Demethylation initiated by ROS1 glycosylase involves random sliding along DNA
Ponferrada-Marín, María Isabel
Rodríguez Ariza, Rafael
EditorOxford University Press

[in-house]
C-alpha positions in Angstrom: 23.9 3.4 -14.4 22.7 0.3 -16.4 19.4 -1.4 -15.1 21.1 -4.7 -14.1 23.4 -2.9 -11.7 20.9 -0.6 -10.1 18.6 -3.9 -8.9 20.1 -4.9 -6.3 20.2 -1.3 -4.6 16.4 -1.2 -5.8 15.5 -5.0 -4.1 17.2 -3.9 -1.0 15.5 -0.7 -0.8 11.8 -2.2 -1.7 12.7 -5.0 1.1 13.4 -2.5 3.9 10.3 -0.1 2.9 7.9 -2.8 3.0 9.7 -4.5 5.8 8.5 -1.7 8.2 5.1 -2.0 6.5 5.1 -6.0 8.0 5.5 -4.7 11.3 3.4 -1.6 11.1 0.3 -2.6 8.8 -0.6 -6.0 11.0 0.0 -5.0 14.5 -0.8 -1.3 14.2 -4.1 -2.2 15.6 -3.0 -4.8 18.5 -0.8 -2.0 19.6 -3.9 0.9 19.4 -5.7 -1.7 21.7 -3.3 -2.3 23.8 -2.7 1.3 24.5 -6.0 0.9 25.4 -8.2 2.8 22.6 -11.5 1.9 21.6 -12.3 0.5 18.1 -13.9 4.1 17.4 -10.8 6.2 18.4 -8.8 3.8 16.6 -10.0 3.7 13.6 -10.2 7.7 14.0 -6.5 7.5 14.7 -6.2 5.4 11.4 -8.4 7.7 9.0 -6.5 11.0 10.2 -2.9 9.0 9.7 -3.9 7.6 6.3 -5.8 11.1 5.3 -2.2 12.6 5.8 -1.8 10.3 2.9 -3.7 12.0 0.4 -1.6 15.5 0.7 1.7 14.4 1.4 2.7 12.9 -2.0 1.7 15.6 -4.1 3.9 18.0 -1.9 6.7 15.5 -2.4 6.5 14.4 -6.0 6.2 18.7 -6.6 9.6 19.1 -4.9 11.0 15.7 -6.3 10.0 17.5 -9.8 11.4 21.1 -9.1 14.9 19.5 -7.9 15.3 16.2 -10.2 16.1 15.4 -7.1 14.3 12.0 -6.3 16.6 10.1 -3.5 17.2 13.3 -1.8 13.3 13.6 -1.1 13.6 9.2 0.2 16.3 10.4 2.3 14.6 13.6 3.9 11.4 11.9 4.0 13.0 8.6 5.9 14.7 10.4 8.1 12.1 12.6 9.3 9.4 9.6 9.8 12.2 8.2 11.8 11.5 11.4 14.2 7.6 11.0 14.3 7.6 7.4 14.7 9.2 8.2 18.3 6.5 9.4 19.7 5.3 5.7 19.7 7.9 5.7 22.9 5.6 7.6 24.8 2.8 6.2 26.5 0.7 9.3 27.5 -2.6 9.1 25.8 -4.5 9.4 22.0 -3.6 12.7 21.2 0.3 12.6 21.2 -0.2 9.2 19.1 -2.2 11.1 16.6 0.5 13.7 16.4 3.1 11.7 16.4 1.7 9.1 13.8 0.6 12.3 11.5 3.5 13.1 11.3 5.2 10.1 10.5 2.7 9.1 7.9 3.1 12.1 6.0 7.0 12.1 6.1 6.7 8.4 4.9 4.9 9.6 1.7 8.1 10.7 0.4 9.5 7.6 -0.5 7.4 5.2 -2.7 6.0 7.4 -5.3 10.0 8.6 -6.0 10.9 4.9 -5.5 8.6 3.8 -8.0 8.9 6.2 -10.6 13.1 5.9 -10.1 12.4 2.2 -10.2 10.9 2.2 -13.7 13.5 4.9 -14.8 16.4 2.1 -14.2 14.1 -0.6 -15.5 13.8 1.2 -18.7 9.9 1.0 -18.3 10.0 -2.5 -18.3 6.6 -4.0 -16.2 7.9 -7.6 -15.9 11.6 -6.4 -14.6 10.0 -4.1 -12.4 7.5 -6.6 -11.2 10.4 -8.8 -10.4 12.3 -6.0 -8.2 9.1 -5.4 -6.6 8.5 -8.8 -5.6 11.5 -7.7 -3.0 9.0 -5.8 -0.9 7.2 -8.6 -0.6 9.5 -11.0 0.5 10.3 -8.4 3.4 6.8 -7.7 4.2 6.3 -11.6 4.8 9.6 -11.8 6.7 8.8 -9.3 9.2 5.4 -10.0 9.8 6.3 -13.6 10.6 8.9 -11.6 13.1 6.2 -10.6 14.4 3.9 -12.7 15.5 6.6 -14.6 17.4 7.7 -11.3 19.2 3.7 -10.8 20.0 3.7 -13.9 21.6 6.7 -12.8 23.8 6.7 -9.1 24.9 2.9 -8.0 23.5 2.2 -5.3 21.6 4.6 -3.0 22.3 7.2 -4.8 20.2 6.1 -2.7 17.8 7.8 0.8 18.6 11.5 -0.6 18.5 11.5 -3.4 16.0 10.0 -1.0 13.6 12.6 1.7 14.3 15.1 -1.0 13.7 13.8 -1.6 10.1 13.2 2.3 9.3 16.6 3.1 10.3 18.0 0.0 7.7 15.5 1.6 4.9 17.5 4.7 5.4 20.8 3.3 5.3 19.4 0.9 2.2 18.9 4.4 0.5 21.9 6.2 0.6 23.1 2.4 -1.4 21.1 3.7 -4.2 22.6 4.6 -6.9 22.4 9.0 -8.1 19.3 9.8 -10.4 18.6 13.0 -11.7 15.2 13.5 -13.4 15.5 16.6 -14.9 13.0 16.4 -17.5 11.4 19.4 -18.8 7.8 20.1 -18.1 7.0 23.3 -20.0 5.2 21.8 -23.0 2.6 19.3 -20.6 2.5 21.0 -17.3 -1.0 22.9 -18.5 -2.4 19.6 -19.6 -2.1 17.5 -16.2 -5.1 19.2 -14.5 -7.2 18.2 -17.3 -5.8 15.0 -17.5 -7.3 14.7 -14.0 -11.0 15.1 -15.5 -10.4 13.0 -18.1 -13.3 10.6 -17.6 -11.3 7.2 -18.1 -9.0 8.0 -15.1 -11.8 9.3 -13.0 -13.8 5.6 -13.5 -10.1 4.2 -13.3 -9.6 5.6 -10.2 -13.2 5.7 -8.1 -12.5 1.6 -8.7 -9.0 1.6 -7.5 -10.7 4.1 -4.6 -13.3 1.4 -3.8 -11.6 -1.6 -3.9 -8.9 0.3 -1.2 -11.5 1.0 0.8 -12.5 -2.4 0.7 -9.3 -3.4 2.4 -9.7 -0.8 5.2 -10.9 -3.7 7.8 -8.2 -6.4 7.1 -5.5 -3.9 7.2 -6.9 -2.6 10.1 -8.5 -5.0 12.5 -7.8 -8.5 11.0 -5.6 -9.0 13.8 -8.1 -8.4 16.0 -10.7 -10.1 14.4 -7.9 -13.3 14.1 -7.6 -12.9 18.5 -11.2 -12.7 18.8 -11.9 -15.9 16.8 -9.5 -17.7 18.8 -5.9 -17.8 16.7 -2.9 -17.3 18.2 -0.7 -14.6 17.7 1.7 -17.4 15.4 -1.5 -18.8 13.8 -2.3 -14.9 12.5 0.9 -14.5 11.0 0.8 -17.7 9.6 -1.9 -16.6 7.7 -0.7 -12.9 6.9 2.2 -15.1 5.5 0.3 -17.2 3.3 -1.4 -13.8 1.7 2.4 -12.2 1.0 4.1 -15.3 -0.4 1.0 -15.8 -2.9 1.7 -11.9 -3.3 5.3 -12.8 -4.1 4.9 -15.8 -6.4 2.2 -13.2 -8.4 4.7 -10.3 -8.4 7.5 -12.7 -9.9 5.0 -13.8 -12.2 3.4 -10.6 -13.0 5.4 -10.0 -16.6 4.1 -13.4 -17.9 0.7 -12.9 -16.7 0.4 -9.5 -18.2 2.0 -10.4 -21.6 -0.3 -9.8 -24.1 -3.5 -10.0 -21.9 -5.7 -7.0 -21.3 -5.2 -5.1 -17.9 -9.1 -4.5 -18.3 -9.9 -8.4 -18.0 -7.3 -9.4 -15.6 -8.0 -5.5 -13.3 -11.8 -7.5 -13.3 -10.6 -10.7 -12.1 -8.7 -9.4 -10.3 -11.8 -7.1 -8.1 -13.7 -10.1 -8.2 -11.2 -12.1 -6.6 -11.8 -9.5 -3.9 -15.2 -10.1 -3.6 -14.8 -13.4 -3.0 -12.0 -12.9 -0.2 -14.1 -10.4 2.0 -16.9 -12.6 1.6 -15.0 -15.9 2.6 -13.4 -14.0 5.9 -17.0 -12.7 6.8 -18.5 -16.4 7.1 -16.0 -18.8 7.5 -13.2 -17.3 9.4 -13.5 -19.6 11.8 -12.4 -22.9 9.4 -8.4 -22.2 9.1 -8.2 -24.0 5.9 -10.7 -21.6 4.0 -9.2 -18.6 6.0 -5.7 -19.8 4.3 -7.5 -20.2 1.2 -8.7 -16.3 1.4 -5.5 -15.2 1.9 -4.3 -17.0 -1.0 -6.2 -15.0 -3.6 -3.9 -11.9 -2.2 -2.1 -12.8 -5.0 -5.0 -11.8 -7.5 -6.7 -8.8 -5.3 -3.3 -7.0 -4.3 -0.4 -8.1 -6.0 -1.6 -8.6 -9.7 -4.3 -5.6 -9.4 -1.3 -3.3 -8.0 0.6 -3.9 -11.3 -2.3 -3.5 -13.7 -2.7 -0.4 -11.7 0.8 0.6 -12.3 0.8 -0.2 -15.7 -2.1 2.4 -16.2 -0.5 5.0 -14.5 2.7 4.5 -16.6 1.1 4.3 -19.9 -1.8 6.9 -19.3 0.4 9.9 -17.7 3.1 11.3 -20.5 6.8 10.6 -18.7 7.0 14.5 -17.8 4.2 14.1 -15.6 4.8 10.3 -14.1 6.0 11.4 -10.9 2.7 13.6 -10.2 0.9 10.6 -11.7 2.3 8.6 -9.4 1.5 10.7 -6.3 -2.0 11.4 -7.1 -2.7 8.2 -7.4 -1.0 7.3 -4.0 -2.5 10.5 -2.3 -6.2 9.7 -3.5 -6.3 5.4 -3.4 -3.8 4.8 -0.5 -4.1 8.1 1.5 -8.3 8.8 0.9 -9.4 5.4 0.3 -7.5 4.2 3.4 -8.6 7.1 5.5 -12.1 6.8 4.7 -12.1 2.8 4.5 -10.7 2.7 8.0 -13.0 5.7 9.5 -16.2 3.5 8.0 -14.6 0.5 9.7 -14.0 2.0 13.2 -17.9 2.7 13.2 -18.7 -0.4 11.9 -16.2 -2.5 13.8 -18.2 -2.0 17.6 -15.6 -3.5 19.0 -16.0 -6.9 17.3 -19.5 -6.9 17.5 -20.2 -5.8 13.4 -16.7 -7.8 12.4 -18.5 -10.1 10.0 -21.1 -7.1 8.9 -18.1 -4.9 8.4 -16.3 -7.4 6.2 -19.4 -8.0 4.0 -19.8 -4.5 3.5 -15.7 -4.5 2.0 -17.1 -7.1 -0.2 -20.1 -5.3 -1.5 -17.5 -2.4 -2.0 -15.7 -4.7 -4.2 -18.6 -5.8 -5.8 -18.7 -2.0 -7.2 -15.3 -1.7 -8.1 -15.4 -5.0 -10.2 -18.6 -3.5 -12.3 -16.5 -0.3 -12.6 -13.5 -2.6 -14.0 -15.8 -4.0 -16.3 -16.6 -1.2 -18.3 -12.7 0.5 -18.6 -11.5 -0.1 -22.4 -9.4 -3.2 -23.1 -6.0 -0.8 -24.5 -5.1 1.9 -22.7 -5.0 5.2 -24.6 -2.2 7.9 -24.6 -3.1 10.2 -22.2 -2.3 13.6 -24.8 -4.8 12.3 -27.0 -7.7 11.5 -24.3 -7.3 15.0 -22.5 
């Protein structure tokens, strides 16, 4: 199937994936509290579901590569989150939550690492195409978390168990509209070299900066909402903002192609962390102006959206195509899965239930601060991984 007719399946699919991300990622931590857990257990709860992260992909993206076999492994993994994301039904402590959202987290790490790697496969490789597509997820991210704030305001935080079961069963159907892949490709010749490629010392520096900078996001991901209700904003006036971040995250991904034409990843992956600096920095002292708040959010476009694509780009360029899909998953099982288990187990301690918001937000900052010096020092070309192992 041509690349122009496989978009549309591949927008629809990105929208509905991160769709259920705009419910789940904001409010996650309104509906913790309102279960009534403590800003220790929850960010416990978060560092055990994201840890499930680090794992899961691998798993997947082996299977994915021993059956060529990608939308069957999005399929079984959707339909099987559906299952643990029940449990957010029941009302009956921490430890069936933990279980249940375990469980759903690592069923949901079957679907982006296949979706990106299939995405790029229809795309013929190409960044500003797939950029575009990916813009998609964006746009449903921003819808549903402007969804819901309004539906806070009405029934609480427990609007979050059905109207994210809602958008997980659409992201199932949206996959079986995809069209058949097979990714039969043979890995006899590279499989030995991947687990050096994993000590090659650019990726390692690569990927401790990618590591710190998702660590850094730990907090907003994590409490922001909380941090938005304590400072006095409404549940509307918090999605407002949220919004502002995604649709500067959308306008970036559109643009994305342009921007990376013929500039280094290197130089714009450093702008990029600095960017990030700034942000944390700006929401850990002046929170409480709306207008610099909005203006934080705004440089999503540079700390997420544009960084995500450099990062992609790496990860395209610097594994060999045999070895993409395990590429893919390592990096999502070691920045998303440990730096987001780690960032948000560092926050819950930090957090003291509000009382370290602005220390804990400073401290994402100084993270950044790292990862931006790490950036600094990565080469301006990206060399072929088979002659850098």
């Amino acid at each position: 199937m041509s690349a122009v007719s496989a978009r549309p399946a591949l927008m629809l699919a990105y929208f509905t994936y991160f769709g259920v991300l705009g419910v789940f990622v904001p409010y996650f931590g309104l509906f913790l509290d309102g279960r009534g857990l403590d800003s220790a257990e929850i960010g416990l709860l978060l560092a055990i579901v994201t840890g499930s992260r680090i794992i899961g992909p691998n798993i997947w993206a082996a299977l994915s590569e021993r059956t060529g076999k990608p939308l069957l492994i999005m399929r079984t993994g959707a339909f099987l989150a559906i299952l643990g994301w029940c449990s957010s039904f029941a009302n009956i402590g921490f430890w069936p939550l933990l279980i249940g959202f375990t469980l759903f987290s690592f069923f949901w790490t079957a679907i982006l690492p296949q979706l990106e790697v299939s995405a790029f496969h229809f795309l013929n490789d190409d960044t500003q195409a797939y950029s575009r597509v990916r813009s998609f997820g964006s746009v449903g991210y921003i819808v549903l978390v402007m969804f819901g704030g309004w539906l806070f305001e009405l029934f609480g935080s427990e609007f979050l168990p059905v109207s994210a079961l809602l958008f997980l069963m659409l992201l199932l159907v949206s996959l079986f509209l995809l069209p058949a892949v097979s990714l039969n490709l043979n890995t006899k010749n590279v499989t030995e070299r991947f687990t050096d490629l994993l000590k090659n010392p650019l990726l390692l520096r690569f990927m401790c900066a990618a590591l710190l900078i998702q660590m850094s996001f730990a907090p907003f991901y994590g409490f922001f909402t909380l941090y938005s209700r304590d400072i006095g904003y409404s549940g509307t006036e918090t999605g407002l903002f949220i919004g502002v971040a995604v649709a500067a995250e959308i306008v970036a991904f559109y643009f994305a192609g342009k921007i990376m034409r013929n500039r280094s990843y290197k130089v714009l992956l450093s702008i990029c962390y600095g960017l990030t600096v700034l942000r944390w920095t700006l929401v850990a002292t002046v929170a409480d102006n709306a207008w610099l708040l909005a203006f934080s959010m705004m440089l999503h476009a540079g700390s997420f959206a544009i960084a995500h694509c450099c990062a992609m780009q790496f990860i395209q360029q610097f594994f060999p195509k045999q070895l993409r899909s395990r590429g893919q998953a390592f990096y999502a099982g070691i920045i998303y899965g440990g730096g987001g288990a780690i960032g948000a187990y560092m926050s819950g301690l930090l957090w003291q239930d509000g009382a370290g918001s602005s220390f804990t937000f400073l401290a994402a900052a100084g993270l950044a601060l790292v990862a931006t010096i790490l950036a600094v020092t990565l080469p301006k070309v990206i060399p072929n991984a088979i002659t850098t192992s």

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Active DNA demethylation processes play a critical role in shaping methylation patterns, yet our understanding of the mechanisms involved is still fragmented and incomplete. REPRESSOR OF SILENCING 1 (ROS1) is a prototype member of a family of plant 5-methylcytosine DNA glycosylases that initiate active DNA demethylation through a base excision repair pathway. As ROS1 binds DNA non-specifically, we have critically tested the hypothesis that facilitated diffusion along DNA may contribute to target location by the enzyme. We have found that dissociation of ROS1 from DNA is severely restricted when access to both ends is obstructed by tetraloops obstacles. Unblocking any end facilitates protein dissociation, suggesting that random surface sliding is the main route to a specific target site. We also found that removal of the basic N-terminal domain of ROS1 significantly impairs the sliding capacity of the protein. Finally, we show that sliding increases the catalytic efficiency of ROS1 on 5-meC:G pairs, but not on T:G mispairs, thus suggesting that the enzyme achieves recognition and excision of its two substrate bases by different means. A model is proposed to explain how ROS1 finds its potential targets on DNA.